Saturday, July 26

Child Immunization And Child Immunization Schedule


Immunization is one of the most important things you can do for the health of your child because it helps the body develop lasting resistance to serious and often fatal infections and diseases. From the age of two months, your child should be regularly immunized so that resistance can be developed and maintained. While immunization is generally a safe and effective way to protect against serious diseases and infections, you may have some concerns and questions about it.

Immunisation has saved hundreds of thousands of children from death and handicap. Since the introduction of routine childhood immunization, many diseases including poliomyelitis, tetanus and diphtheria have been virtually eliminated.

What Is Immunization?

What Is Immunization
Immunization is a safe way of giving children a 'mini dose' of an infection. The child's immune system builds resistance to the infection from this tiny dose. Later, when the child or adult comes into contact with the real disease in the community, they are protected from harm. Eight serious childhood diseases and serious infections can be prevented by immunization. Immunization is given by injection, or in the case of polio vaccine, taken as drops by mouth.

What Immunization Should My Child Be Given?
 
Immunization begins when your child is two months old (see panel at the bottom of this article). The first vaccines given are triple antigen (to protect against diphtheria, whooping cough and tetanus), Hib vaccine (to protect against meningitis) and poliomyelitis vaccine. At the age of one year, another vaccine called MMR is given to protect against measles, mumps and rubella (German measles). It is important that children receive all the doses shown in the box overleaf.

Where Can You Go?

Most children are given immunizations by their GP or by nurses at a health authority immunization clinic. Computerised registers are kept in most areas.

Keeping Track Of Your Child's Immunizations
This is best done in the child's personal health record book which is provided by the Department of Health. Otherwise, ask your GP about it. You will need to have this record when your child starts pre-school or school.

When Is My Child's Immunization Due?

If your child is being immunized by a GP, ask that GP when the next immunization is due. Every time your child receives an immunisation, a record is kept on the register. An optional recall reminder system can inform you when your child's next immunization is due. Information on the register is confidential.

Are there any side-effects?
 
Minor side-effects such as redness or soreness at the site of the injection are common. These may last a day or two. Fever sometimes occurs and may be relieved by giving your child an appropriate dose of paracetamol mixture for his/her age. Serious side-effects are exceedingly rare and are most unlikely to cause any permanent harm to your child. However, contact your doctor immediately if your child:
Has a high fever (38 degrees or more)
Is very irritable or sleepy
Has any other unexplained problems.
 
How Long Do Vaccines Take To Work?

Most vaccines take some weeks to work and your child will only be fully protected after completing the full course for each vaccine.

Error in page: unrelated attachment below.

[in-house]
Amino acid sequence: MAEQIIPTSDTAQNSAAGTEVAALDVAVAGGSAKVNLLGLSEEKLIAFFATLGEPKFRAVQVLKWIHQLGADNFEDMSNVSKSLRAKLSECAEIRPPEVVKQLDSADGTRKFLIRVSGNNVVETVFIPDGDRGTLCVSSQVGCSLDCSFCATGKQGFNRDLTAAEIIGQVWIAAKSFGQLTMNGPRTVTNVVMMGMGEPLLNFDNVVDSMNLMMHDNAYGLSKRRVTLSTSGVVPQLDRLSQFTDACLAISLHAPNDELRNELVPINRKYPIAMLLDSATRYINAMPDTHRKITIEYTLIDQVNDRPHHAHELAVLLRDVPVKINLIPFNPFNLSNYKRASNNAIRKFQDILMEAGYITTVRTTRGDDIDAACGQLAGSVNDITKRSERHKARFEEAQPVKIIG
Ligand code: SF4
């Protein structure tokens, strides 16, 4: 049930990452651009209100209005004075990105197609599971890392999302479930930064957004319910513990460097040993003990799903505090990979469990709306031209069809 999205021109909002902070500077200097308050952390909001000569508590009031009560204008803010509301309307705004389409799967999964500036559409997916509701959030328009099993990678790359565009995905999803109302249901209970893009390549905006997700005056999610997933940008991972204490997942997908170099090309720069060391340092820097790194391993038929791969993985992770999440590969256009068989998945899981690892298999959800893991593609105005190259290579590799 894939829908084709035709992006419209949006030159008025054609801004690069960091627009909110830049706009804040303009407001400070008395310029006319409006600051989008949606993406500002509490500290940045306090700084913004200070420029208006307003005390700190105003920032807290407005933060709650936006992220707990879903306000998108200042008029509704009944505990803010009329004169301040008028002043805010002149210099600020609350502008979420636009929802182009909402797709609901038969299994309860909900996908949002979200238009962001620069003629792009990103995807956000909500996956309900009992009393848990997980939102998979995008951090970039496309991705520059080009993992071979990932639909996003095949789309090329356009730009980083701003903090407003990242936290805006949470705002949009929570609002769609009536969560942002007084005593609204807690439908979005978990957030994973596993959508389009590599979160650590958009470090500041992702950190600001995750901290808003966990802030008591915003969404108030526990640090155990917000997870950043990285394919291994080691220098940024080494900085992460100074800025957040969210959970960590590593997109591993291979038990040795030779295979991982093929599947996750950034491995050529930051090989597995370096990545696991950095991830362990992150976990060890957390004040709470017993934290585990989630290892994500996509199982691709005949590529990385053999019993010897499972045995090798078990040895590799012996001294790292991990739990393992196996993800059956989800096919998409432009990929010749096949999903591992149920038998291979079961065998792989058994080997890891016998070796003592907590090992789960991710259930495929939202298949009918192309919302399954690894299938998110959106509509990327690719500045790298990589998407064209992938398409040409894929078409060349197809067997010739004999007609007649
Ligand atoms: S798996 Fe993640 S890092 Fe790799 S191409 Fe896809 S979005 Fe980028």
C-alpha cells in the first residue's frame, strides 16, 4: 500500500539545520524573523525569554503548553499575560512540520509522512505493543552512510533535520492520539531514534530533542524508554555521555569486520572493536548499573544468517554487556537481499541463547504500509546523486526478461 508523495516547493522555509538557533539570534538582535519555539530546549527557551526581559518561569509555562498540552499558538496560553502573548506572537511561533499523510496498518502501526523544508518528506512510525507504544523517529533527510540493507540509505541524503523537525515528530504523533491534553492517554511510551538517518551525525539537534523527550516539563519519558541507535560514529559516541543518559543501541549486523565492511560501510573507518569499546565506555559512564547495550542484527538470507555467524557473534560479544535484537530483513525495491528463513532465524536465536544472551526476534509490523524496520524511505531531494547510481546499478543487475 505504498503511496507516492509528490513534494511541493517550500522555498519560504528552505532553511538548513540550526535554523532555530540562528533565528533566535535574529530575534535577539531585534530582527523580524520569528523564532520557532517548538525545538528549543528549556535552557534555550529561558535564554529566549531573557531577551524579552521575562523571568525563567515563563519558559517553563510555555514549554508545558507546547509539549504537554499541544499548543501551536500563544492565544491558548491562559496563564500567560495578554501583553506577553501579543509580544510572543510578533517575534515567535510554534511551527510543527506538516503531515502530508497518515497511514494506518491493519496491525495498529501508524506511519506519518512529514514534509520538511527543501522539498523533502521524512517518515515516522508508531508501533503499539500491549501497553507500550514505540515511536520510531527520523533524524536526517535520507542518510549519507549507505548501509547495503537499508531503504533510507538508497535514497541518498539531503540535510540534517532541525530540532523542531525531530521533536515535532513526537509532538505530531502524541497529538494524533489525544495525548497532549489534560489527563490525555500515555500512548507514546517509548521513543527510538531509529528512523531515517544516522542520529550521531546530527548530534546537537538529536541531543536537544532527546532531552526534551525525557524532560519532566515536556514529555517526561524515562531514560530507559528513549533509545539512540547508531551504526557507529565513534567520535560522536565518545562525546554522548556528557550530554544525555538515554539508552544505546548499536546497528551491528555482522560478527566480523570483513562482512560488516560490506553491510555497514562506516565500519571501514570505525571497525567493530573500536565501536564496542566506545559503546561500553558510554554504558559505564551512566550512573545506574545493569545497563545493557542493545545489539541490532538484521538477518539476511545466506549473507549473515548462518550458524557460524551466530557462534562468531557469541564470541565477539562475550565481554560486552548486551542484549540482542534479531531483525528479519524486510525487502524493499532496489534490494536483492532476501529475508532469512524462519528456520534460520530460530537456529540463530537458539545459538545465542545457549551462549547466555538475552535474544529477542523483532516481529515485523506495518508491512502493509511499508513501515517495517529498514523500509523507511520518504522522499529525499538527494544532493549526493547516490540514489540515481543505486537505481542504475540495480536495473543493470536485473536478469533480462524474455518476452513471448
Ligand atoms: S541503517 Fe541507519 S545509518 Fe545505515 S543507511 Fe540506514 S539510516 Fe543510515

The protective effect from vaccines is not lifelong. Some vaccines like tetanus last for only 10 years; after that a booster injection needs to be given. If you want more information, ask your GP.

Even when all doses of vaccine have been given, not everyone is fully protected after completing the course for each vaccination. Whooping cough vaccine fully protects 80-90 per cent of children who have been immunized. Measles and rubella vaccines protect more than 95 per cent of children.

Should Immunisation Be Postponed If My Child Has An Infection Or Allergy?

Babies can be immunized safely if they have minor coughs or colds without a fever, or if they are taking antibiotics but are well. Children with asthma, eczema, hay fever and allergies may be safely immunized but remember to tell your GP. If your child has had a severe allergic reaction to egg, talk to your GP again before the measles vaccine is given at the age of one year.

Homoeopathic 'immunization' offers no protection against infectious diseases.

Some Soothing Tips
Try to eat a well-balanced diet with plenty of fruit and vegetables
It's important not to frighten your child about doctors or needles. Try to make a game out of the visits
Always comfort and distract your child if he/she is in pain
Try teaching your child a simple breathing technique - taking a deep breath then blowing out several times. Studies have shown it can ease the sting of having shots
 
Standard Childhood Immunization Schedule

AGEVACCINE
2 monthsDiphtheria/tetanus/pertussis (Triple antigen)
Oral polio vaccine
Hib (Haemophilus influenzae type b)
Meningitis C
3 monthsDiphtheria/tetanus/pertussis
Oral polio vaccine
Hib (b)
Meningitis C
4 monthsDiphtheria/tetanus/pertussis
Oral polio vaccine
Hib (b)
Meningitis C
12 - 15 monthsMeasles/Mumps/Rubella (MMR)
Hib C (1 only) - if not given before
4 - 5 years
(or prior to school entry)
Diphtheria/tetanus/pertussis
Oral polio vaccine
MMR
15 - 19 years
(or prior to leaving school)
Adult diphtheria/tetanus
Oral polio vaccine


By Dr Peter Stott.

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